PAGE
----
When a historic district is first evaluated, the properties within the district boundaries are identified as either contributors or non-contributors. Contributors are the properties that date to the district’s period of significance and still retain enough of their historic character to convey the district’s historically important character. In contrast, non-contributors are not closely connected to the district’s significant historic qualities. This might be because they were built outside of the period of significance, or they may have been altered so much that have lost their connection to the district’s significance.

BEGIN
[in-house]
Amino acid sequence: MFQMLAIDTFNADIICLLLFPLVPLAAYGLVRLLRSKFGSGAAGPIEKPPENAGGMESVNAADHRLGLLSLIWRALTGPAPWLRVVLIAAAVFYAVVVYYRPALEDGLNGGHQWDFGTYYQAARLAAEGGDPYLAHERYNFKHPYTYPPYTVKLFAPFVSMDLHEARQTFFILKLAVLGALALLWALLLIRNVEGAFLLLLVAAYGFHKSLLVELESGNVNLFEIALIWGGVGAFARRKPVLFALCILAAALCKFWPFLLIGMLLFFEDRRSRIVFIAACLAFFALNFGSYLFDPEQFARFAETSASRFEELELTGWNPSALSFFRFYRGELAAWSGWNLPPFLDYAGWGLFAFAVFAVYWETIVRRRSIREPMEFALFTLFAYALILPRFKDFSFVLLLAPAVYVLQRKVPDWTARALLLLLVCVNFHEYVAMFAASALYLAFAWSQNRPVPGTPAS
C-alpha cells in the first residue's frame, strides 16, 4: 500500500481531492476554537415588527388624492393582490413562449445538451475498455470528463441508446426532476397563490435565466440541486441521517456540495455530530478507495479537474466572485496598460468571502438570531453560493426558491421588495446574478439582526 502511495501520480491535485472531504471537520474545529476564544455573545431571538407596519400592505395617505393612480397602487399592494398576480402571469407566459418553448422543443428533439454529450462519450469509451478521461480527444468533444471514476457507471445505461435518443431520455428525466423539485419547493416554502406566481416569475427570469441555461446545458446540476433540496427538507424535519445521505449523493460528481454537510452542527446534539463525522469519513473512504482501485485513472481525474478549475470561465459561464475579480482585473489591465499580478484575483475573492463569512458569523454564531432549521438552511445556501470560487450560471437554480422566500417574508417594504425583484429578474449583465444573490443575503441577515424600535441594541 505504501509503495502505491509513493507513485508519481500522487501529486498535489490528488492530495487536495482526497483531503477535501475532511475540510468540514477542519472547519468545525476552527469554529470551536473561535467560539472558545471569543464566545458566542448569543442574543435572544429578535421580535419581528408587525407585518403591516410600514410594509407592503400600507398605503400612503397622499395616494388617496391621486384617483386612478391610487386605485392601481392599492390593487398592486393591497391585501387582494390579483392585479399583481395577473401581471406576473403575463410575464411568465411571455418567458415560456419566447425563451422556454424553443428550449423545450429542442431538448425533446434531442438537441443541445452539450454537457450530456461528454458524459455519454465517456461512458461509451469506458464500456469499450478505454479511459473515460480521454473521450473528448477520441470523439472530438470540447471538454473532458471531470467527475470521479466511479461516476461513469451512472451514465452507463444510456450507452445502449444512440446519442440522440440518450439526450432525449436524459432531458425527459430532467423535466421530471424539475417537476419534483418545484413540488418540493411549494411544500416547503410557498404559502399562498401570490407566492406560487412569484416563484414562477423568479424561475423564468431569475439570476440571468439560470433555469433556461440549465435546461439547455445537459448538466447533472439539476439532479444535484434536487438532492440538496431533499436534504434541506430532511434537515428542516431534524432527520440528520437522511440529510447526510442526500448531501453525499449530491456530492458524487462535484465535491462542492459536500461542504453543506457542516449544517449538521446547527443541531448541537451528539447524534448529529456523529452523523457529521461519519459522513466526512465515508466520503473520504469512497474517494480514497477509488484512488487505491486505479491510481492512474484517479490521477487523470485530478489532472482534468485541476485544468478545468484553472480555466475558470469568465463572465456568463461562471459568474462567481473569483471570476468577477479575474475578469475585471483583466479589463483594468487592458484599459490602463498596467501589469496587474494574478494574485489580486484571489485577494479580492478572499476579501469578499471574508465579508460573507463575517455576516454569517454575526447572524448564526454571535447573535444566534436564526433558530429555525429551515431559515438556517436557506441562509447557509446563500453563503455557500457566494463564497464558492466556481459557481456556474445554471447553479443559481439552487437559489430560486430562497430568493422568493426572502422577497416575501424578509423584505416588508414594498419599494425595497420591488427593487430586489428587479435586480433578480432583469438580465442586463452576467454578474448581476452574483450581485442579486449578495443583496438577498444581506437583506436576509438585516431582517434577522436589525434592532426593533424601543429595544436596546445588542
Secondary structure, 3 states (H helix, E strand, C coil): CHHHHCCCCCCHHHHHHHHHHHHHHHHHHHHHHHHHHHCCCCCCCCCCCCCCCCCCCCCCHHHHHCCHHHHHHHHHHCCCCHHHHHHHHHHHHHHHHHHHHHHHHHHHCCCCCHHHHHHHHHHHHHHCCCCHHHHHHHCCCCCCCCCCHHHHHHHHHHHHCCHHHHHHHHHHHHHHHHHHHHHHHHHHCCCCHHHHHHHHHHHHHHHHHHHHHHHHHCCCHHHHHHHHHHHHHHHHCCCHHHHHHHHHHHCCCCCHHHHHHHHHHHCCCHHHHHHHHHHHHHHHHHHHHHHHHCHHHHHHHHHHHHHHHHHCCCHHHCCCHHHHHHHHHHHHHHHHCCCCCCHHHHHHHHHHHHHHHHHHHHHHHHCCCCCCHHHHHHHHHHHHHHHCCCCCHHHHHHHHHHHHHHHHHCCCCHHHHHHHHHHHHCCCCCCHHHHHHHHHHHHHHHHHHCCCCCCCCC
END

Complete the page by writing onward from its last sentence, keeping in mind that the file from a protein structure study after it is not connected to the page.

The number and arrangement of contributors within a district can vary from example to example. In some cases, a district with many non-contributors can still qualify for listing in a historic register, so long as the contributors that do exist are able to convey the district’s significant historical or architectural character.
In addition to contributors, districts have character-defining features. Character-defining features are the physical elements contributors share that allow them to express the district’s significance. Character-defining features can include elements like building and roof forms, exterior materials, window and door patterns, setbacks and lot placement, and landscaping.